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Sci Rep. 2018 Sep 27;8(1):14439. doi: 10.1038/s41598-018-32173-z.

Integration of Molecular Interactome and Targeted Interaction Analysis to Identify a COPD Disease Network Module.

Sharma A1,2,3,4, Kitsak M5, Cho MH6,7,8, Ameli A6,9, Zhou X6,8, Jiang Z6, Crapo JD10, Beaty TH11, Menche J12, Bakke PS13, Santolini M6,5,14, Silverman EK15,16,17.

Author information

1
Channing Division of Network Medicine, Department of Medicine, Brigham and Women's Hospital, Boston, USA. amitabh.sharma@channing.harvard.edu.
2
Department of Medicine, Brigham and Women's Hospital, Harvard Medical School, Boston, MA, 02115, USA. amitabh.sharma@channing.harvard.edu.
3
Center for Complex Networks Research and Department of Physics, Northeastern University, Boston, MA, 02115, USA. amitabh.sharma@channing.harvard.edu.
4
Center for Cancer Systems Biology, Dana-Farber Cancer Institute, Boston, MA, 02115, USA. amitabh.sharma@channing.harvard.edu.
5
Center for Complex Networks Research and Department of Physics, Northeastern University, Boston, MA, 02115, USA.
6
Channing Division of Network Medicine, Department of Medicine, Brigham and Women's Hospital, Boston, USA.
7
Pulmonary and Critical Care Division, Brigham and Women's Hospital and Harvard Medical School, Boston, USA.
8
Department of Medicine, Brigham and Women's Hospital, Harvard Medical School, Boston, MA, 02115, USA.
9
Department of Physics, Northeastern University, Boston, MA, 02115, United States.
10
Department of Medicine, National Jewish Health, Denver, Colorado, USA.
11
Department of Epidemiology, Johns Hopkins Bloomberg School of Public Health, Baltimore, Maryland, USA.
12
Department of Bioinformatics, CeMM Research Center for Molecular Medicine of the Austrian Academy of Sciences, A-1090, Vienna, Austria.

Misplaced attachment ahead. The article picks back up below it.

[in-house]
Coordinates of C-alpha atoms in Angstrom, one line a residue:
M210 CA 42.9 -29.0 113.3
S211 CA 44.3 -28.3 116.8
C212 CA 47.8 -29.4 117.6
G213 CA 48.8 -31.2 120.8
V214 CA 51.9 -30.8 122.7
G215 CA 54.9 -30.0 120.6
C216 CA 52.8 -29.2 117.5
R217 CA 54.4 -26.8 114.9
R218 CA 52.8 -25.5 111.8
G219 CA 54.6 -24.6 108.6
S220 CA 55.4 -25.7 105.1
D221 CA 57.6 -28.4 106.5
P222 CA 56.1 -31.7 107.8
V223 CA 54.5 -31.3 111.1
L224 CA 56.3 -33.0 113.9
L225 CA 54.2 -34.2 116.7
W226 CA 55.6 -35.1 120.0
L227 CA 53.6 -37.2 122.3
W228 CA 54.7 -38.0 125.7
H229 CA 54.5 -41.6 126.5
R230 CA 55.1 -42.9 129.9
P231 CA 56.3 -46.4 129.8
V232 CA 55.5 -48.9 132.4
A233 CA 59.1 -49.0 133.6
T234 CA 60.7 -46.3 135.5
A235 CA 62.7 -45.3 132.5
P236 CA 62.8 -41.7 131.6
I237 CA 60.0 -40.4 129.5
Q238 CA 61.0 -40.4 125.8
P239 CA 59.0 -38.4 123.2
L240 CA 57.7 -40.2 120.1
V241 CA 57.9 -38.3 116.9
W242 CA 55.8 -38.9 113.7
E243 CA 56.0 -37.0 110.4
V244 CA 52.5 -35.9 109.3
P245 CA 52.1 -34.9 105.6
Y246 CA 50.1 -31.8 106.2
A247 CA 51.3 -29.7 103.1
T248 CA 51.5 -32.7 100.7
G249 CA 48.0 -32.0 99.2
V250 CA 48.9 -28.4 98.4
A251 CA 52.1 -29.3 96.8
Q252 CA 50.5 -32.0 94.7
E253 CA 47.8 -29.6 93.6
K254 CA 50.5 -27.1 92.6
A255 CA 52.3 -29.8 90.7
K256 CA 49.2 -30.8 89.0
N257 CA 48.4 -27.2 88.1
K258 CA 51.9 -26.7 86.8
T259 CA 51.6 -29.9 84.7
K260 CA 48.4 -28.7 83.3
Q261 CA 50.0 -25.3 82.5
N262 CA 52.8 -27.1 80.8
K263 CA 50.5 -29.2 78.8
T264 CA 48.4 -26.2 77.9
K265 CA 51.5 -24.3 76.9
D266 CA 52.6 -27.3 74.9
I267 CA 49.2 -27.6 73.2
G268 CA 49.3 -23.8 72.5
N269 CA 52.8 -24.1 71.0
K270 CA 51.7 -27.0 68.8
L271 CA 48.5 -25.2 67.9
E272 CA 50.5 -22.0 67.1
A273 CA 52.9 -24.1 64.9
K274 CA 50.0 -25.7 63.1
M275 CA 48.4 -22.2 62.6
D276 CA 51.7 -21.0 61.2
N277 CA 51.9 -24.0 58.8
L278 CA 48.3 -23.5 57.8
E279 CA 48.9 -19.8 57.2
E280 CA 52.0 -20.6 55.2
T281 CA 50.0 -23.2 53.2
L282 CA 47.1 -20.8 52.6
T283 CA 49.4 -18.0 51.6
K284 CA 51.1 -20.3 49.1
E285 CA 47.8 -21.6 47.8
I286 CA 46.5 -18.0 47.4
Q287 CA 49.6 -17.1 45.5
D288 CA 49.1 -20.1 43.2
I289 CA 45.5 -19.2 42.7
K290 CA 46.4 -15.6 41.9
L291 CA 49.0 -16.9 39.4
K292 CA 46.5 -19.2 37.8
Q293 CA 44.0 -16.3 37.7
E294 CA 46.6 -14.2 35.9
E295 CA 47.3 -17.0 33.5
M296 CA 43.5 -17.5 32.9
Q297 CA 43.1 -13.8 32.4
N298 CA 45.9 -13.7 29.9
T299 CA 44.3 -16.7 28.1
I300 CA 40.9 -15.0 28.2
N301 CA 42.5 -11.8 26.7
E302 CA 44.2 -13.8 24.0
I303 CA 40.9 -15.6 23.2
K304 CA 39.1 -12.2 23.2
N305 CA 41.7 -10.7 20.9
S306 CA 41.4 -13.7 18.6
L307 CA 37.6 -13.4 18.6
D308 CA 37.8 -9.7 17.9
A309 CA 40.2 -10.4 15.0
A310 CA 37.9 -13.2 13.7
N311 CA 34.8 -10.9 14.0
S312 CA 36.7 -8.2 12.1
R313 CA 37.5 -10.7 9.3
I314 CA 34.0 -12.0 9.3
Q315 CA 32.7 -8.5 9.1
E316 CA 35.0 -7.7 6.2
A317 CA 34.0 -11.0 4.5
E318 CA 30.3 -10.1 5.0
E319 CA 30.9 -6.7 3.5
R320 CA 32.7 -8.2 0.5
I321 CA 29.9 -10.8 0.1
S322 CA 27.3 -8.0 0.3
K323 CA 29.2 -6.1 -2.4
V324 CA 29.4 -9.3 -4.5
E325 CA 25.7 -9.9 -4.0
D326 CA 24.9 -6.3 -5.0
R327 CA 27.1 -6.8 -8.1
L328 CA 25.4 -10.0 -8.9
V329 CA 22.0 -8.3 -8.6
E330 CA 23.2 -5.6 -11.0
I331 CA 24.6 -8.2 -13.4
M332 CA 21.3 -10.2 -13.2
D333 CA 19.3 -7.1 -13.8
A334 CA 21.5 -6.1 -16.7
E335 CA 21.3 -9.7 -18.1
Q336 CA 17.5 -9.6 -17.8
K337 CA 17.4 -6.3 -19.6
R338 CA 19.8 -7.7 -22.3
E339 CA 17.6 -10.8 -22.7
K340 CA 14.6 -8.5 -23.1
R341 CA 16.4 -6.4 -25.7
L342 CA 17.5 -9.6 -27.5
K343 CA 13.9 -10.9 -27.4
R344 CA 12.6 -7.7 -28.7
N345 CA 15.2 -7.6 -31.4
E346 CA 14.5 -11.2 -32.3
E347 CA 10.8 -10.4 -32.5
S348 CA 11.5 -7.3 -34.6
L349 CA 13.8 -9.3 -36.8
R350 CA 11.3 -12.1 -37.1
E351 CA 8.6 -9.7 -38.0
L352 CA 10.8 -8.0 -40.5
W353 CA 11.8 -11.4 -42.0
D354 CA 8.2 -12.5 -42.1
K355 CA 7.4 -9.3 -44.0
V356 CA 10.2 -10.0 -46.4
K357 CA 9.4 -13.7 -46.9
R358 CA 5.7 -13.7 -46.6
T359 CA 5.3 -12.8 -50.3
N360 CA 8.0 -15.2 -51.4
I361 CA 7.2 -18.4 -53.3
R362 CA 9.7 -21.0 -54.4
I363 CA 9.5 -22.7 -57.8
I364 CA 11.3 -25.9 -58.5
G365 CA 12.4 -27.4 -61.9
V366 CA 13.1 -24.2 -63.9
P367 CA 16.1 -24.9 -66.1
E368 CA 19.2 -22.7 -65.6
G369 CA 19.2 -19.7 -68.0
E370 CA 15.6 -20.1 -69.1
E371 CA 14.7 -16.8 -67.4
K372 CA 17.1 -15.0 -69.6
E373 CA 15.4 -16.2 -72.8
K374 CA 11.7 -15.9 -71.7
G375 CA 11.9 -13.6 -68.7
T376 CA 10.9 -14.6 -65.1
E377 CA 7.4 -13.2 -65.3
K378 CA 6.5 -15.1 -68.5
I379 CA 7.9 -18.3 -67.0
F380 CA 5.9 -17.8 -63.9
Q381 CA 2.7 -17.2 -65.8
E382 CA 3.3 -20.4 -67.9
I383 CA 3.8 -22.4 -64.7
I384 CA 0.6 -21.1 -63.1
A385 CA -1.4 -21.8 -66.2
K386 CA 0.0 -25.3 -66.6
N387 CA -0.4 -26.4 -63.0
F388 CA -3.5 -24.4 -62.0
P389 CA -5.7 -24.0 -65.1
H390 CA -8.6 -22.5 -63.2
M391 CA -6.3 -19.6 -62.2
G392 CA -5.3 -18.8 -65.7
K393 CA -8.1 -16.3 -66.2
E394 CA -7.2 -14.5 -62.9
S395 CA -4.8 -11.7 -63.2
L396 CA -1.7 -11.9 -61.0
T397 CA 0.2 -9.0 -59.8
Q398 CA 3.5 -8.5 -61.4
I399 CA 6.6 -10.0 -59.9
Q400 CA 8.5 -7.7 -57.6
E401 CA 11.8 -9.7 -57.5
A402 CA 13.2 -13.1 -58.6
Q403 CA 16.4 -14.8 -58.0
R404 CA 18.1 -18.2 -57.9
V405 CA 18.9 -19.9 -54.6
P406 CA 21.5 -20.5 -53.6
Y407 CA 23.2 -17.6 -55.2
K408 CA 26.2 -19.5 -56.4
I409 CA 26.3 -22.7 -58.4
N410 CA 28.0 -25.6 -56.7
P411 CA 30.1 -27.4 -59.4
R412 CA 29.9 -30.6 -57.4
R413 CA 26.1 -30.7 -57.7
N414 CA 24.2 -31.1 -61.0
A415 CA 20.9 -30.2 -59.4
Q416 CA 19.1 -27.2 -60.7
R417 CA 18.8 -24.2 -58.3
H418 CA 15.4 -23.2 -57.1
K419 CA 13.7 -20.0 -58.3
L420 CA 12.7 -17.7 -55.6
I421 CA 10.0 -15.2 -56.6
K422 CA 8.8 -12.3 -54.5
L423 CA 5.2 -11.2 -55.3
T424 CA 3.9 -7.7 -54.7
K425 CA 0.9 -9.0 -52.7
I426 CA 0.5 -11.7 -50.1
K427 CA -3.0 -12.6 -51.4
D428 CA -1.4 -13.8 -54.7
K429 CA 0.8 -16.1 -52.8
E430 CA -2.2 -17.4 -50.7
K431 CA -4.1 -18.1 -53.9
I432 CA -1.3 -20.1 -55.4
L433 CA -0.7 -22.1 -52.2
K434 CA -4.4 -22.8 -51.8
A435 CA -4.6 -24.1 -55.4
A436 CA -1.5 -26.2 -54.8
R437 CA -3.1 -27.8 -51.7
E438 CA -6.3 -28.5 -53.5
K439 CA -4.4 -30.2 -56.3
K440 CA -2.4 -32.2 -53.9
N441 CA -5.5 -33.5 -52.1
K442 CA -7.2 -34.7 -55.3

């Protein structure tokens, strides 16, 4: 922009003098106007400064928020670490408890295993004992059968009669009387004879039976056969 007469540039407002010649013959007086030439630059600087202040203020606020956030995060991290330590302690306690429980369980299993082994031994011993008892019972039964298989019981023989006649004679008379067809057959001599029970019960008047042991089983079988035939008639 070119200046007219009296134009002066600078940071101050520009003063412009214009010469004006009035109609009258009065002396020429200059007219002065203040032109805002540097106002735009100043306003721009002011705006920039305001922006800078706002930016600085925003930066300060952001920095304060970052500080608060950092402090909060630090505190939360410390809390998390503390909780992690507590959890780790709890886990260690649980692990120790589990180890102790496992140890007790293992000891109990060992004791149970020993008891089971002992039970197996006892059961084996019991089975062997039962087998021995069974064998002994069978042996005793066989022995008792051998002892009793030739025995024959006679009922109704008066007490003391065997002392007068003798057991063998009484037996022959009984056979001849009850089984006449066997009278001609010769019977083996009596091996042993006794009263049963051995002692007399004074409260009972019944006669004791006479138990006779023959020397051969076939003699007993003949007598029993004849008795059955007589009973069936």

13
Department of Clinical Science, University of Bergen, Bergen, Norway.
14
Center for Cancer Systems Biology, Dana-Farber Cancer Institute, Boston, MA, 02115, USA.
15
Channing Division of Network Medicine, Department of Medicine, Brigham and Women's Hospital, Boston, USA. ed.silverman@channing.harvard.edu.
16
Pulmonary and Critical Care Division, Brigham and Women's Hospital and Harvard Medical School, Boston, USA. ed.silverman@channing.harvard.edu.
17
Department of Medicine, Brigham and Women's Hospital, Harvard Medical School, Boston, MA, 02115, USA. ed.silverman@channing.harvard.edu.

Abstract

The polygenic nature of complex diseases offers potential opportunities to utilize network-based approaches that leverage the comprehensive set of protein-protein interactions (the human interactome) to identify new genes of interest and relevant biological pathways. However, the incompleteness of the current human interactome prevents it from reaching its full potential to extract network-based knowledge from gene discovery efforts, such as genome-wide association studies, for complex diseases like chronic obstructive pulmonary disease (COPD). Here, we provide a framework that integrates the existing human interactome information with experimental protein-protein interaction data for FAM13A, one of the most highly associated genetic loci to COPD, to find a more comprehensive disease network module. We identified an initial disease network neighborhood by applying a random-walk method. Next, we developed a network-based closeness approach (CAB) that revealed 9 out of 96 FAM13A interacting partners identified by affinity purification assays were significantly close to the initial network neighborhood. Moreover, compared to a similar method (local radiality), the CAB approach predicts low-degree genes as potential candidates. The candidates identified by the network-based closeness approach were combined with the initial network neighborhood to build a comprehensive disease network module (163 genes) that was enriched with genes differentially expressed between controls and COPD subjects in alveolar macrophages, lung tissue, sputum, blood, and bronchial brushing datasets. Overall, we demonstrate an approach to find disease-related network components using new laboratory data to overcome incompleteness of the current interactome.

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